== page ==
Highly Inappropriate Tales For Young People, by Douglas Coupland and Graham Roumieu
When you hold this book you’re not just holding a book but holding seven very bizarre tales. Forget Grimm’s fairy tales, forget famous short stories, here are seven wonderfully sickly stories ranging from child shaking to cannibalism. Highly Inappropriate Tales for Young People most defiantly takes strange stories to the next level.
The seven stories centre around seven very odd characters. Donald, the Highly Hostile Juice Box looks at the life of a destructive and murderous juice box. Sandra, the Truly Dreadful Babysitter centres around a wildly irresponsible babysitter. Hans, the Weird Exchange Student is a rather random tale about a boy who likes to collect half eaten pieces of food. Brandon, the Action Figure with Issues is an odd tale about an action figure’s revenge on his owner. Cindy, the Terrible Role Model is the story of a narcissistic doll who cooks up a deathly plan. Kevin, the Hobo Minivan with Extremely Low Morals is the strangest tale about a hobo who likes to lure children into his van and shake it so they vomit. And Mr. Fraser, the Undead Substitute Teacher is the darkest story about a Zombie teacher and his appetites.
Although completely random and, in parts, quite bleak Highly Inappropriate Tales for Young People works. It knows no boundaries, has no good guys, no bad guys, no messages to go away with and, most importantly, has no morals. And yet it works. It does not seek to be understood or analysed, it does not want to sit on the shelves of the great writers of our time, instead it wants us to pick it up, enjoy it, laugh at it, be disgusted by it and leave it.
When you begin the book you are plunged into a strange tale following a juice box. One – this is a random object to make the main character and two his doings around the school is reminiscent of students such as the shooters in Columbine. The tale looks at school violence but does so in a way that’s not serious but light-hearted. In a sense the tales latch onto some serious issues but the book is not serious and does not mean to be serious thus any reader venturing into the tales must know this fact and, when finished, they leave with a strange appetite for the bizarre and go onto the next book.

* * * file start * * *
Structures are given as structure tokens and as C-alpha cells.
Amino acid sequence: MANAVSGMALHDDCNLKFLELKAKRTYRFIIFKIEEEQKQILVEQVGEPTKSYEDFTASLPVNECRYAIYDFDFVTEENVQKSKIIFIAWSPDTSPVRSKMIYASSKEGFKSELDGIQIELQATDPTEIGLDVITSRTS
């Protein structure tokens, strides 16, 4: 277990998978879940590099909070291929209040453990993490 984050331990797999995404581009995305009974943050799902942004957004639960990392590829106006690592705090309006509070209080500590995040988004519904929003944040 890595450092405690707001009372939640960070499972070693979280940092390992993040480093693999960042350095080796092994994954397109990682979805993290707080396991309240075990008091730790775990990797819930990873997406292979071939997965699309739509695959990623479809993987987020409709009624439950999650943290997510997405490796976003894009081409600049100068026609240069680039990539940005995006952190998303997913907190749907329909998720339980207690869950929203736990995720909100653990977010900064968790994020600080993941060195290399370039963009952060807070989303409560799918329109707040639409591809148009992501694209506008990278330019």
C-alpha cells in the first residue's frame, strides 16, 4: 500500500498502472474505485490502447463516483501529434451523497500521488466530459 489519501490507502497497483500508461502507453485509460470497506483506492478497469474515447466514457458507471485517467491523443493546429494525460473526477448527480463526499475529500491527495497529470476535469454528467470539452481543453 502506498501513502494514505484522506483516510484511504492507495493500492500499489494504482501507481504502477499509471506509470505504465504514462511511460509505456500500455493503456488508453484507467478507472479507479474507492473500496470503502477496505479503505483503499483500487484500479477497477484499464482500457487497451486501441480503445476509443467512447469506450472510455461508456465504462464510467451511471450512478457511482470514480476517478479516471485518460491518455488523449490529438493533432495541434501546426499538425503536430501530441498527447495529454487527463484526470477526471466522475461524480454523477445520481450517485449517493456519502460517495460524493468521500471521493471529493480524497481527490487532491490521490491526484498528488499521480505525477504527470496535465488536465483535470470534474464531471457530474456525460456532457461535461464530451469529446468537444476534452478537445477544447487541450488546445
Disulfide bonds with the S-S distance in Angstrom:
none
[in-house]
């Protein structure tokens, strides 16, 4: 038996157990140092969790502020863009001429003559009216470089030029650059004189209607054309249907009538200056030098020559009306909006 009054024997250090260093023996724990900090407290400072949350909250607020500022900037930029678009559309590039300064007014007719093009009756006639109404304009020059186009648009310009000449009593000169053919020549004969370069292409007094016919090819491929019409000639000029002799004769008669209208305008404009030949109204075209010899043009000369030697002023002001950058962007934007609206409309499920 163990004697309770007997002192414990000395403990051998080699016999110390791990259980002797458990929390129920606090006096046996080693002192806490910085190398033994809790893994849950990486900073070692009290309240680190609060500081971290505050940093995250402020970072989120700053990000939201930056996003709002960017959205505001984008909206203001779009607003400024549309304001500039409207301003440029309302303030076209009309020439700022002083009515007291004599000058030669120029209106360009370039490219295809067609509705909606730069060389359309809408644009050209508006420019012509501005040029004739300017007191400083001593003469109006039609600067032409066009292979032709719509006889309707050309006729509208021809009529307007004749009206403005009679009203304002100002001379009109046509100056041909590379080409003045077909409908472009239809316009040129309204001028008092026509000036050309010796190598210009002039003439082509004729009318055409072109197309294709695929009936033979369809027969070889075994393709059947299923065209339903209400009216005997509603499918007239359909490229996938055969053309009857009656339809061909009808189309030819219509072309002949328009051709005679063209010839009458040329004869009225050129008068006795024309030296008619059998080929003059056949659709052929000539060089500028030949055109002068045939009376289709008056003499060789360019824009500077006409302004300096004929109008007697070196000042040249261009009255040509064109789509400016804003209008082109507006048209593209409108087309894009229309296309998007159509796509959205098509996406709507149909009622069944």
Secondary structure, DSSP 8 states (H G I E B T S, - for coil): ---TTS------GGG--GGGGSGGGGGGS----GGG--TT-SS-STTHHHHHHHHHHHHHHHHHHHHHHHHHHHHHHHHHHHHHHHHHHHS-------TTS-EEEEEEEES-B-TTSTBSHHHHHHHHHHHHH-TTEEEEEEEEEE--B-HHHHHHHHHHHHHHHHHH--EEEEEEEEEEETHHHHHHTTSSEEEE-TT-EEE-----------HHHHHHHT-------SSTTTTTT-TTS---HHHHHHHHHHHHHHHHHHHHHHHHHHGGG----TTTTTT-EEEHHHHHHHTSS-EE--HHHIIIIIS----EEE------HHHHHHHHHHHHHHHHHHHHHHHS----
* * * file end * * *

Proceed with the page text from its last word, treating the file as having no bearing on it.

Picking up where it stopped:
Highly Inappropriate could be linked with Tim Burton’s The Melancholy Death of Oyster Boy – random tales about bizarre people but what Highly Inappropriate lacks is a sense of point in some of the tales. The last tale, most importantly, focuses more on the random rather than the bizarre. Such a book tries to do both but doesn’t quite do justice to the bizarre side of the stories.
Highly Inappropriate is a fun, brave collection of seven short tales. The illustrations leap out with beautiful colours which show the bizarre and the macabre. Although some tales lack any depth the others hold them tight. It’s safe to say that any reader that picks up this book, attracted to the drawings on the front cover, will not be prepared for what lies within.